Classic Dodge Chargers
The original Dodge Charger burst onto the scene as a show car in 1964. There have been several different Chargers, built on three different platforms and sizes. In the U.S., the Charger nameplate has been used on subcompact hatchbacks, full-sized sedans, and personal luxury coupes.
The Dodge Charger was introduced as available for retail purchase during the 1966 model year. It was designed as a two-door fastback body with four bucket seats. The mid-sized Charger shared similarities with the Coronet that also used the Chrysler B platform. The base engine was a 318 cu in (5.2 L) V8 with a three-speed floor shifter. Larger and more powerful engines were also available.
The Charger underwent redesign for the 1968 model year, which sparked an increase in sales. The new “Coke bottle” look made the Charger one of the best-looking muscle cars in the US, with many considering it the best-looking performance car of the 1960s. Still based on the Chrysler B platform, the model years received various cosmetic changes to the exterior and interior including: an undivided grill, rounded tail lights, and hidden headlights. The powertrains were the same as the ones used in the 1967 Charger. Dodge general manager Robert B. McCurry called the second-generation Charger a full-sized sports car, praising its “jet-age aerodynamic styling.” A radical departure from the 1966 Charger, the new one continued its performance image, and a host of new safety features. The company wrote that the “wedge-form” shifted emphasis to the rear wheels, with a forward thrusting look from there. The curved sides imitated the aesthetic of an aircraft cockpit. Dodge wrote, “This is no dream car. It’s a real ‘take-me-home-and-let’s stir-things-up-a-bit’ automobile.”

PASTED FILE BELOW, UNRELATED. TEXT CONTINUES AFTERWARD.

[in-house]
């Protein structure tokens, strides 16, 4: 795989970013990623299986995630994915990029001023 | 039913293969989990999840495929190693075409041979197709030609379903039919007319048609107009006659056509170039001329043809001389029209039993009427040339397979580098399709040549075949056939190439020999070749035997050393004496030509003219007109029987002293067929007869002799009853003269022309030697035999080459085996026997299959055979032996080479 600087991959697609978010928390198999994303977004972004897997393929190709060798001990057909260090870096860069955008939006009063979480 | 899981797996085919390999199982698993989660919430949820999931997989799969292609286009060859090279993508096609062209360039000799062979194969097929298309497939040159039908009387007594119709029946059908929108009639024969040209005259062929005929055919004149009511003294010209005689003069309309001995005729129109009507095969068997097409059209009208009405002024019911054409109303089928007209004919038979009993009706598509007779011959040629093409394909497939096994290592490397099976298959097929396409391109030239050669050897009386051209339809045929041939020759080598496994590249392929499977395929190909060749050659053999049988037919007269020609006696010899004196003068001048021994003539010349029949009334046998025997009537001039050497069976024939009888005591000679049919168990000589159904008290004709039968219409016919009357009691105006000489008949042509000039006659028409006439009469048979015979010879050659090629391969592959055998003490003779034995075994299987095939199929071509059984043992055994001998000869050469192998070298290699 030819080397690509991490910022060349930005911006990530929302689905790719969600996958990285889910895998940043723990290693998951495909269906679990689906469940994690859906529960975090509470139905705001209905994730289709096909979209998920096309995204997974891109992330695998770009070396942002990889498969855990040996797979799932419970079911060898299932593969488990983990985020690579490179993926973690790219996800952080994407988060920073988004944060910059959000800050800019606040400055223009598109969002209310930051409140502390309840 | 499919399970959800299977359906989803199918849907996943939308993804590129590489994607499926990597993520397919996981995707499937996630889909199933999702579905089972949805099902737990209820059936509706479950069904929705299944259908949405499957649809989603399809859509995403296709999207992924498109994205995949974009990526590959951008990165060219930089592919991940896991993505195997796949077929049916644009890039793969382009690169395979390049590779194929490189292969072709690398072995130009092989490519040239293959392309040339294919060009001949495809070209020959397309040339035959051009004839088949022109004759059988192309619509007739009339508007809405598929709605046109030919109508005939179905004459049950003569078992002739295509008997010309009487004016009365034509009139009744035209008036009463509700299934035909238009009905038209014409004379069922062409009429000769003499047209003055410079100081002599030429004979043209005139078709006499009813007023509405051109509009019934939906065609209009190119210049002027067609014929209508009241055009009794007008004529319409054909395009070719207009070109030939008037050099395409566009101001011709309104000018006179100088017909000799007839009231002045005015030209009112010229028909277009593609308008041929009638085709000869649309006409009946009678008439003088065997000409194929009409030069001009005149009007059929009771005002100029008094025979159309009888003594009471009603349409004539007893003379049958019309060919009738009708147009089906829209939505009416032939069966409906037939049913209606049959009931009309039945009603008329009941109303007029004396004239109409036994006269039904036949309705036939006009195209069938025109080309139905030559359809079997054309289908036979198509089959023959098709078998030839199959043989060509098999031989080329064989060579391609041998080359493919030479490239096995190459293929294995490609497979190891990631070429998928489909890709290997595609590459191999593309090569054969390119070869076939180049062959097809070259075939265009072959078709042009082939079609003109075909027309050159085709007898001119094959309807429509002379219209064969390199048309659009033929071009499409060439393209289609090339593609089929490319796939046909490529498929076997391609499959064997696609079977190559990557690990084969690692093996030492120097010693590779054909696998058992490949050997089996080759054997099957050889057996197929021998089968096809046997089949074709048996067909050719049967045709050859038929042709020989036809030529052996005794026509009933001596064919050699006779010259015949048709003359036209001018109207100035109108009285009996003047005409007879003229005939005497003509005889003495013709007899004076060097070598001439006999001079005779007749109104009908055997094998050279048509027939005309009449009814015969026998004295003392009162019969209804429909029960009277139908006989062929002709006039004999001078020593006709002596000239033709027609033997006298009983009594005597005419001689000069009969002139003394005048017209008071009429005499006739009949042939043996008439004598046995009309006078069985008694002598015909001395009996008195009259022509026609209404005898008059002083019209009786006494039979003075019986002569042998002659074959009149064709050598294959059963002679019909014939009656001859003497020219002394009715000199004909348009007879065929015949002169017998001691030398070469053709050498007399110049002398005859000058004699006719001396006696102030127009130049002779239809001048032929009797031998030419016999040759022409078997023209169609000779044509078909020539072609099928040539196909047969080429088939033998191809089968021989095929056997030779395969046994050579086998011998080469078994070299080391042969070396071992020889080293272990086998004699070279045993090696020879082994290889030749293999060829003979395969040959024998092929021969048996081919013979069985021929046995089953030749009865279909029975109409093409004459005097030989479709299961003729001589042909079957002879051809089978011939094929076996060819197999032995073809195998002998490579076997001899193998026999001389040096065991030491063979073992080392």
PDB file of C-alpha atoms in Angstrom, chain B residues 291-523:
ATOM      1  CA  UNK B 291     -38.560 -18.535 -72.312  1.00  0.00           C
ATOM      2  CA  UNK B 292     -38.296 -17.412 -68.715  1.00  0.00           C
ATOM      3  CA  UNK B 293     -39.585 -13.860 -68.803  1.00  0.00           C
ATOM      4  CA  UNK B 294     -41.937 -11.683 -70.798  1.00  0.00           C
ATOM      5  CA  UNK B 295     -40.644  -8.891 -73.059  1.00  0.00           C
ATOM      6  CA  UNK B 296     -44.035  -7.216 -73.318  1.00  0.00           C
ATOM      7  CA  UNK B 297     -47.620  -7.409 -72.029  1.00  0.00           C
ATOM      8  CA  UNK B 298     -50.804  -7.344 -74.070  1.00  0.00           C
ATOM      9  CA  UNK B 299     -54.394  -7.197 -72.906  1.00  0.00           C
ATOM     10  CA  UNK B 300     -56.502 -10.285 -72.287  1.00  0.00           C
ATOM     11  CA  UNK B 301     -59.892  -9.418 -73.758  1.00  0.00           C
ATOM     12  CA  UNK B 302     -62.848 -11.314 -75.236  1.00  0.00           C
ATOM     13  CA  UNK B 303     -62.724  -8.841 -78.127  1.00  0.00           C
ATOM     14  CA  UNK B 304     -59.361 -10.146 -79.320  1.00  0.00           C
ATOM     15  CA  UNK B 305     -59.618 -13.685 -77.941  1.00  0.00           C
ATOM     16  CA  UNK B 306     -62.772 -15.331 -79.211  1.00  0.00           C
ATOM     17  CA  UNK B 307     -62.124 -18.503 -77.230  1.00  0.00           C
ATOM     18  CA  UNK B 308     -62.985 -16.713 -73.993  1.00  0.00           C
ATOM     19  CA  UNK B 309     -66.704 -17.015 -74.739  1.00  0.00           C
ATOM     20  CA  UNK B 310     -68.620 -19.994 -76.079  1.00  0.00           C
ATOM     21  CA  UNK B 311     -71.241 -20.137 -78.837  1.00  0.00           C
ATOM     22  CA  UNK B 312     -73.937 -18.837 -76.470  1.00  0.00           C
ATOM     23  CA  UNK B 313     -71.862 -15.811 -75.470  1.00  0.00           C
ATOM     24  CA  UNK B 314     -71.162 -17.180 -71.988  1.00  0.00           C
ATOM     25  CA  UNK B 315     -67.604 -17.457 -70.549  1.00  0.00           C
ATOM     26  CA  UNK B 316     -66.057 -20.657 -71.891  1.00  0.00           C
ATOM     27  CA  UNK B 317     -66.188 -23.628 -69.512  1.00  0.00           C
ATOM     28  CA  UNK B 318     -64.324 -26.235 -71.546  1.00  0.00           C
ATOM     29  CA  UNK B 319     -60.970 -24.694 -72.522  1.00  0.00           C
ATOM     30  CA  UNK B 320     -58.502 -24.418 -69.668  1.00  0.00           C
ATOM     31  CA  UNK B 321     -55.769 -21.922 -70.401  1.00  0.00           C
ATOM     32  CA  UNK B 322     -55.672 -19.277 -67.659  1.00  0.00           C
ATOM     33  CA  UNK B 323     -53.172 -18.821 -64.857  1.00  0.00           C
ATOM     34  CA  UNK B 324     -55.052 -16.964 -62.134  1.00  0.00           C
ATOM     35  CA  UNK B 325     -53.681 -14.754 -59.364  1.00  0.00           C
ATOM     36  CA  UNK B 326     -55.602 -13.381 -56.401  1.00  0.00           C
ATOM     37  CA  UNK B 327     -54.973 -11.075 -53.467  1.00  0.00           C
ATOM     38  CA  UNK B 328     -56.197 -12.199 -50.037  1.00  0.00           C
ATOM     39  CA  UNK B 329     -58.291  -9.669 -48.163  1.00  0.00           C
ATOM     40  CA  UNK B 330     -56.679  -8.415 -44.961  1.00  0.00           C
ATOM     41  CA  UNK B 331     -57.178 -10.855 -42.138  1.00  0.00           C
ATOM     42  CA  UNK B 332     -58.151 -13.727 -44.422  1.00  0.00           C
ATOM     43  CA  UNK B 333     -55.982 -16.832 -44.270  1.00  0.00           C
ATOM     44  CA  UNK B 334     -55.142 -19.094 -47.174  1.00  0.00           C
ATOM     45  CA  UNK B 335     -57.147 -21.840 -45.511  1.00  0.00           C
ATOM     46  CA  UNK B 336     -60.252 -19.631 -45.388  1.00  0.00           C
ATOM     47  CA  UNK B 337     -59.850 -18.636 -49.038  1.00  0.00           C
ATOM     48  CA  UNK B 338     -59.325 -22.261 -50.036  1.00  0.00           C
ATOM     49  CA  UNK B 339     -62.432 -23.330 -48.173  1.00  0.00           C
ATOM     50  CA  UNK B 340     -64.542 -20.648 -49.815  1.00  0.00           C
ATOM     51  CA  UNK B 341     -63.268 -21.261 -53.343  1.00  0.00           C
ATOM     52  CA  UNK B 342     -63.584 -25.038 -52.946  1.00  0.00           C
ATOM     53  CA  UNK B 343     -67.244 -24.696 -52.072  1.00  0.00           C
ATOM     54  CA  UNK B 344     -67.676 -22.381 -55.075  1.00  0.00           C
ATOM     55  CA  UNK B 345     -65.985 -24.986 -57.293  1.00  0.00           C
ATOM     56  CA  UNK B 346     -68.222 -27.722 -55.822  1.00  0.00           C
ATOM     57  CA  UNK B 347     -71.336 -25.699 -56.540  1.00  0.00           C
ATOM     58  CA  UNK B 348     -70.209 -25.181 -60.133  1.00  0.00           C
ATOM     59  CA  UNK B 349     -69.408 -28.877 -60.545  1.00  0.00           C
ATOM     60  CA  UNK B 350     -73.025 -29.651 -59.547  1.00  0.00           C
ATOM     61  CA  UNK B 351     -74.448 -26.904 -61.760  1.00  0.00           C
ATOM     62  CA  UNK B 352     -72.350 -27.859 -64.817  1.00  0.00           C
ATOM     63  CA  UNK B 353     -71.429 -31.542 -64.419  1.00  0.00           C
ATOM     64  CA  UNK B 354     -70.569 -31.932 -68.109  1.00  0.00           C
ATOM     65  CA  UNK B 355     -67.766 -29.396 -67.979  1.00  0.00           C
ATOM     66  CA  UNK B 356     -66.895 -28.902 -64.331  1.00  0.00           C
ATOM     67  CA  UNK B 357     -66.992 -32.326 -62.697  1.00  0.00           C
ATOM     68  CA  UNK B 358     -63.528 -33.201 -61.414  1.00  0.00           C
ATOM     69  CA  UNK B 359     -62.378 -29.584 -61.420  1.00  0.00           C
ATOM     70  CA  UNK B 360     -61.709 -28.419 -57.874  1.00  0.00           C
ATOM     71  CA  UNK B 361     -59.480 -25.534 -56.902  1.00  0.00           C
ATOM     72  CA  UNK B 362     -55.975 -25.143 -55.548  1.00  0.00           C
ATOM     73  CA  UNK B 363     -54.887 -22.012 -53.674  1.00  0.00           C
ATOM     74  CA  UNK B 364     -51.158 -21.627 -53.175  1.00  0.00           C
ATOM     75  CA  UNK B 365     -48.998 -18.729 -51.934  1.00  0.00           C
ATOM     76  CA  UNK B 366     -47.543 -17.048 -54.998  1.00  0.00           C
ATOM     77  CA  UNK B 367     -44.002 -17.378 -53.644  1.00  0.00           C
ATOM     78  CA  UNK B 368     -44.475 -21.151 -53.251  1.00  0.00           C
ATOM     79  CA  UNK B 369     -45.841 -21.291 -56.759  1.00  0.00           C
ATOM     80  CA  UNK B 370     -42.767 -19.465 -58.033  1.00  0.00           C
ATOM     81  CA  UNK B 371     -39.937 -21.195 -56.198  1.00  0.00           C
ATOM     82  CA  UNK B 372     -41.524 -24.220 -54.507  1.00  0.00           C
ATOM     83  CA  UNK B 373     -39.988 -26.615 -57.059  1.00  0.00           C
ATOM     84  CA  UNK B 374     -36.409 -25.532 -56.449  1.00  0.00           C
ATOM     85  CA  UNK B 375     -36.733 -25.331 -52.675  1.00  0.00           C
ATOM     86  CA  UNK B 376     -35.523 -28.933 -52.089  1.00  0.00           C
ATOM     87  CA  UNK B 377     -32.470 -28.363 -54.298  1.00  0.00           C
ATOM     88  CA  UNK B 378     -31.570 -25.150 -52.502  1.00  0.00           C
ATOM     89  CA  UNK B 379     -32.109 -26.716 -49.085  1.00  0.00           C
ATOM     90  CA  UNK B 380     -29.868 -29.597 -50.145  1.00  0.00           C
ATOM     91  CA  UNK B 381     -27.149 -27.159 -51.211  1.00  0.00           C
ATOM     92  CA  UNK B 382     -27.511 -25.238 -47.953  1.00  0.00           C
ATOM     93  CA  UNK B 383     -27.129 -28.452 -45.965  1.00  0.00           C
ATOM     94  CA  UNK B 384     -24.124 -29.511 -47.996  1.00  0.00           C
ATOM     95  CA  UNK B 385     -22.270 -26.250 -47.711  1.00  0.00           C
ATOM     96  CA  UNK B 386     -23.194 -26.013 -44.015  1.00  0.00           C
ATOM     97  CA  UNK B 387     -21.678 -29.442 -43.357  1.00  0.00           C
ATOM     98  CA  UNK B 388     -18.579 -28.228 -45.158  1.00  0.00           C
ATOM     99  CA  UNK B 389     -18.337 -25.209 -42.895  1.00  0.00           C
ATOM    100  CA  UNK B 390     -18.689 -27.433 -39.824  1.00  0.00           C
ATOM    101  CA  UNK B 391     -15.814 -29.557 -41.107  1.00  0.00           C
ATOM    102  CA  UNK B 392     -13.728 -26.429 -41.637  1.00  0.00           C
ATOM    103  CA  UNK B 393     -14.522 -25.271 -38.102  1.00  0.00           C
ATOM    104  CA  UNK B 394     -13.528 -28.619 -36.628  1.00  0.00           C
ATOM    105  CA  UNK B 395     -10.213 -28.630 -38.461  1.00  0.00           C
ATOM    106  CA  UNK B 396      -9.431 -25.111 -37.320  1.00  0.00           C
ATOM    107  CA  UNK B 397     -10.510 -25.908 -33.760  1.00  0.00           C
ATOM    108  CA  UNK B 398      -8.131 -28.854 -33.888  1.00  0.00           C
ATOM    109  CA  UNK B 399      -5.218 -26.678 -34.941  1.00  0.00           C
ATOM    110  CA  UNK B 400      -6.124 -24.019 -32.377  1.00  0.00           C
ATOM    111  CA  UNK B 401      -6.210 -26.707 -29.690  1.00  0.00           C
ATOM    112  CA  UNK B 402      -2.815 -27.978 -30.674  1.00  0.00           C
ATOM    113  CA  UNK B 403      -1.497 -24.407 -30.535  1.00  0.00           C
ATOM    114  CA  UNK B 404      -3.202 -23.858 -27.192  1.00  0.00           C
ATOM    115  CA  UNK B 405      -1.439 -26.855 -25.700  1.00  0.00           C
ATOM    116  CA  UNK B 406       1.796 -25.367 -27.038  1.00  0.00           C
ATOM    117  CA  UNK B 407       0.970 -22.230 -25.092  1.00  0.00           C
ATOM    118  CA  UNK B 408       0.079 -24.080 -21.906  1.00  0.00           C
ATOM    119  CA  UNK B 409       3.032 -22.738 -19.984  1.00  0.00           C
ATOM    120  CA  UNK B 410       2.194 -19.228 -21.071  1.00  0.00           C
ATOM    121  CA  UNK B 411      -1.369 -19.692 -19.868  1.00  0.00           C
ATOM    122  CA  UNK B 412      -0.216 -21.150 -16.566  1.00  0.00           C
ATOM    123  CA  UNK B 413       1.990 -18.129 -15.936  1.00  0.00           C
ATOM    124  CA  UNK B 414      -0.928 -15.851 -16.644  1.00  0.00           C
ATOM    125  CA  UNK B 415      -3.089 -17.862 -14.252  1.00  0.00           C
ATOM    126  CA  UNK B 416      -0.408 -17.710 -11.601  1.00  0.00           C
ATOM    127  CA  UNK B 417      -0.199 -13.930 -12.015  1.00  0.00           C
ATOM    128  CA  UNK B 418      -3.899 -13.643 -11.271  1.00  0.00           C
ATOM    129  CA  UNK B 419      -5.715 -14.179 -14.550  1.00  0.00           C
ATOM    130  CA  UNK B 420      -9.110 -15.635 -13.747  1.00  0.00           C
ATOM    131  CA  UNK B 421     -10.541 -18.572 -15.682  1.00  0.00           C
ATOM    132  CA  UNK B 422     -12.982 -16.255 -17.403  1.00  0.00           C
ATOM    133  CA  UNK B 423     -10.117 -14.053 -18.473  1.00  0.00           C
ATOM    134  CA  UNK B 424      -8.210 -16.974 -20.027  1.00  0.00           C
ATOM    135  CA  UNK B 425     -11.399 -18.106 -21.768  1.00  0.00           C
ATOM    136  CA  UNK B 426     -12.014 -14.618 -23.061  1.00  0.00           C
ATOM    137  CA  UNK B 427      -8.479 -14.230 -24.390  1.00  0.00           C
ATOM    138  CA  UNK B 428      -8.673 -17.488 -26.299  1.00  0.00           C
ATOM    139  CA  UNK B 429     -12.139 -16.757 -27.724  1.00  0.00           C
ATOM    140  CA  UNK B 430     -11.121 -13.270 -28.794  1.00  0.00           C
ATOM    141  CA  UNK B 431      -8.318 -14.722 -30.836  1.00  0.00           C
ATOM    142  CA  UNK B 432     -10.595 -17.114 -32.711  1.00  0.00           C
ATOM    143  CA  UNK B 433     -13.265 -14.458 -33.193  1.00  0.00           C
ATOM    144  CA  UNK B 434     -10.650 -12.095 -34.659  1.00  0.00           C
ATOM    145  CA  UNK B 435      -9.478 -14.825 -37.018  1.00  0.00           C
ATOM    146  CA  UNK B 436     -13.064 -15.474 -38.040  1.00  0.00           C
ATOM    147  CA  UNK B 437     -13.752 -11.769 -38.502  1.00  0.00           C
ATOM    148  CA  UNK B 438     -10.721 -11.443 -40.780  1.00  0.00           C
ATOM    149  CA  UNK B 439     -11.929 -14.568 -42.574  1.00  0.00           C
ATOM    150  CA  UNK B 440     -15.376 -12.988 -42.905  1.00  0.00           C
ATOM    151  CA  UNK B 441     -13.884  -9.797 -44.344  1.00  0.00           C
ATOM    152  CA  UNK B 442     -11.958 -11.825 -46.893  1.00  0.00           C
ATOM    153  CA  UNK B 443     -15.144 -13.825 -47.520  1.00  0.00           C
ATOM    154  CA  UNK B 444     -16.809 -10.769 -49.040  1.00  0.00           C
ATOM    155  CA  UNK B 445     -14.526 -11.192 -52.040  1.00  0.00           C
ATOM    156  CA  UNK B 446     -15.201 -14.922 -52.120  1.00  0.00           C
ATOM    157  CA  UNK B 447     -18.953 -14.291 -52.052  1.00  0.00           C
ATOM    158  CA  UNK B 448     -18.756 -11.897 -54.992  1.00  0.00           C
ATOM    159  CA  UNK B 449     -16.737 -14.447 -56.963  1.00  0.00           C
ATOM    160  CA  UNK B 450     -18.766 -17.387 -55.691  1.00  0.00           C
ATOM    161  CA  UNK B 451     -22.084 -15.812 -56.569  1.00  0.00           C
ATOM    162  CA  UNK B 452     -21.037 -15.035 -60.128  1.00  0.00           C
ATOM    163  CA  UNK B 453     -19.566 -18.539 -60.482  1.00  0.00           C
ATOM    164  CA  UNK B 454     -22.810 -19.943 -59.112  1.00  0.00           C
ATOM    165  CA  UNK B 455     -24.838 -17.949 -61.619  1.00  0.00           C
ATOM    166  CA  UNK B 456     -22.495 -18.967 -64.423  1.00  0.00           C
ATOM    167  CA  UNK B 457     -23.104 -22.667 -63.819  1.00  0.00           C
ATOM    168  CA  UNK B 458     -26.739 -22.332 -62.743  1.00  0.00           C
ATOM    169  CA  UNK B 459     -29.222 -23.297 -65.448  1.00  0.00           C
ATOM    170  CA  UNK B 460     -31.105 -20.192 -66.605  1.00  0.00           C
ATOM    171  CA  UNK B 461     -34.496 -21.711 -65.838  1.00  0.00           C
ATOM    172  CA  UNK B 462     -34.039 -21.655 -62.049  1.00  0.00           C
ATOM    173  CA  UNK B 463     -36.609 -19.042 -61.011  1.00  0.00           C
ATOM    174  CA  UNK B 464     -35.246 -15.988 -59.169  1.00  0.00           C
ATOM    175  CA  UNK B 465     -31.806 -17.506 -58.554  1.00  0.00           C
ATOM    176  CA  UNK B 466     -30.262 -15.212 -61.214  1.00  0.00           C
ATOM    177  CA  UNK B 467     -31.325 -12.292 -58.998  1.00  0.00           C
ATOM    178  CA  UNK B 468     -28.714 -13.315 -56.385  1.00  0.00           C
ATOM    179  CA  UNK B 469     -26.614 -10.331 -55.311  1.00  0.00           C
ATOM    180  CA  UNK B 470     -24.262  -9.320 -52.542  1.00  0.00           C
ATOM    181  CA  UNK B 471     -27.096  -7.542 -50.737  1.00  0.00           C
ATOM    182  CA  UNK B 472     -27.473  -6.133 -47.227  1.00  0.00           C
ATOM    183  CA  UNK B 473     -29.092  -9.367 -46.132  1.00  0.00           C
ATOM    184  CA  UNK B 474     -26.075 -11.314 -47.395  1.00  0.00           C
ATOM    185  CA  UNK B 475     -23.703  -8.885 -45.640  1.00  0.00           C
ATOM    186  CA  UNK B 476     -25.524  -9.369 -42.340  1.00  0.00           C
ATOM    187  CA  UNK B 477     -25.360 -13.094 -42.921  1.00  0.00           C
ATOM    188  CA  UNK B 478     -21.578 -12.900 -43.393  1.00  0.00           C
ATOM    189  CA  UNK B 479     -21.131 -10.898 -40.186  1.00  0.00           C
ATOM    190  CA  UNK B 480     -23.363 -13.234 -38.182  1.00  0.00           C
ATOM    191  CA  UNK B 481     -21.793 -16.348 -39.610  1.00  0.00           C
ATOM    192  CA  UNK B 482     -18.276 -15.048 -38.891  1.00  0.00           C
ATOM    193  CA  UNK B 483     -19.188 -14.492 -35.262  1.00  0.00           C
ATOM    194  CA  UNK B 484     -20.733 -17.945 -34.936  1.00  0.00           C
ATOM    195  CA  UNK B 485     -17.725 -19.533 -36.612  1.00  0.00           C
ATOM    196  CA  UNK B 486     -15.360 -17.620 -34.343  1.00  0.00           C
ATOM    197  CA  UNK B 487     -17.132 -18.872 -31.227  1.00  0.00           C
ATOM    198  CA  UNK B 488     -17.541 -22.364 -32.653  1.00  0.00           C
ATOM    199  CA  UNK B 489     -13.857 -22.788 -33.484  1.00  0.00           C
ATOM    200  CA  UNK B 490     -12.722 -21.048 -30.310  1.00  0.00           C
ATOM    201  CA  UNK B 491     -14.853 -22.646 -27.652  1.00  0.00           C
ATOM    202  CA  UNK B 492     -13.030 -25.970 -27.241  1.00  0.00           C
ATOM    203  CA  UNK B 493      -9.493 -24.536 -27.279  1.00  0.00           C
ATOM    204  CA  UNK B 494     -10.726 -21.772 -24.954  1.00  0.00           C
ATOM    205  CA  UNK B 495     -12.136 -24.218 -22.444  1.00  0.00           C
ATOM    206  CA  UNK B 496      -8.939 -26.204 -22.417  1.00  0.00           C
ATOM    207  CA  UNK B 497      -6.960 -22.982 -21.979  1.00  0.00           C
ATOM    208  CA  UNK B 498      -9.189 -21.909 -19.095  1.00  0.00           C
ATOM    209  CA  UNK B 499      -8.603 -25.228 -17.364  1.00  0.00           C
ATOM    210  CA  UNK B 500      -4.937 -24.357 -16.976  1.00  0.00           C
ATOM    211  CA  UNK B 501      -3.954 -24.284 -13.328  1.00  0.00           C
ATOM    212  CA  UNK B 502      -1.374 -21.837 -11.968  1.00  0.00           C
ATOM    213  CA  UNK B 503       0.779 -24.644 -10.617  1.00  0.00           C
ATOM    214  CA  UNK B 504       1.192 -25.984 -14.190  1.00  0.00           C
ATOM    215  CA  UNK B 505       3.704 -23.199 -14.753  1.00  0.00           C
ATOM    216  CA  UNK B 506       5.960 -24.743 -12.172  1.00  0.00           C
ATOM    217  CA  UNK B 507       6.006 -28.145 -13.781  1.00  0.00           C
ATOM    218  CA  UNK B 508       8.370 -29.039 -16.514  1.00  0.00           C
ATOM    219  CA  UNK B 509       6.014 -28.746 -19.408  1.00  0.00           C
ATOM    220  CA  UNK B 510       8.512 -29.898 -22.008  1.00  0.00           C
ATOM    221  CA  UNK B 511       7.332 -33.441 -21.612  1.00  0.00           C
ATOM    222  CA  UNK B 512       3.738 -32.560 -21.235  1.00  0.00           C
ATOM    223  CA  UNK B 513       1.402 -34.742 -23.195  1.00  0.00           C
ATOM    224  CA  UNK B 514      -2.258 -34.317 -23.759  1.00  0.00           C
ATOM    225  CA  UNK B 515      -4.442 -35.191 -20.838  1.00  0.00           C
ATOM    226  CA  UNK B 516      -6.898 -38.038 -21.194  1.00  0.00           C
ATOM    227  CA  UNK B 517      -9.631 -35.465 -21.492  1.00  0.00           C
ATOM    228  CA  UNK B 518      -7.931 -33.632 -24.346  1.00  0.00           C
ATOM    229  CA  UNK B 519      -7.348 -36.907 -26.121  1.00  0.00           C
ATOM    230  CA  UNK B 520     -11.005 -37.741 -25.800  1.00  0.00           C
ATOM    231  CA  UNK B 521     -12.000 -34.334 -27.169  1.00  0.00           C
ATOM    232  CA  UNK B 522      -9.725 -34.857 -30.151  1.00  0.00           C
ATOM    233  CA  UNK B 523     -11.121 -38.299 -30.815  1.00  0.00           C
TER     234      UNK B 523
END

The Charger was a runaway success, by Dodge standards. For the next two years, Dodge was torn between the usual annual styling changes and not wanting to mess with a good thing; they made minor changes to the grille as a compromise. The 1968 has a chrome bumper under the grille, the 1969 has a chrome center divider in the grille, and the 1970 has a rectangular chrome bumper around the grille. A six-cylinder was introduced as the base engine and was underpowered for the mass of the Charger.
Other than the standard in ‘69, The Dodge Challenger and Charger Daytona were introduced for stock car races. An SE package was also introduced and offered a little more luxury. The 500 and Daytona had improved aerodynamics, which were primarily a flush grille and backlight on the 500, but were radical on the Daytona, which had a Cd (coefficient of drag) of 0.29, a number not bettered on production cars for many decades. Both cars had the 440 Magnum as standard equipment, with the 2X4-BBl 426 Hemi as the only engine option. The Daytona set a world closed-course record of 200.45 MPH at Talladega, Alabama in March, 1970, in a car that had been stolen on the streets of LA. Since then, the Dodge Charger has seen countless changes, and remains in production. The Chargers of the past are incredibly popular collectible cars, see our selection here.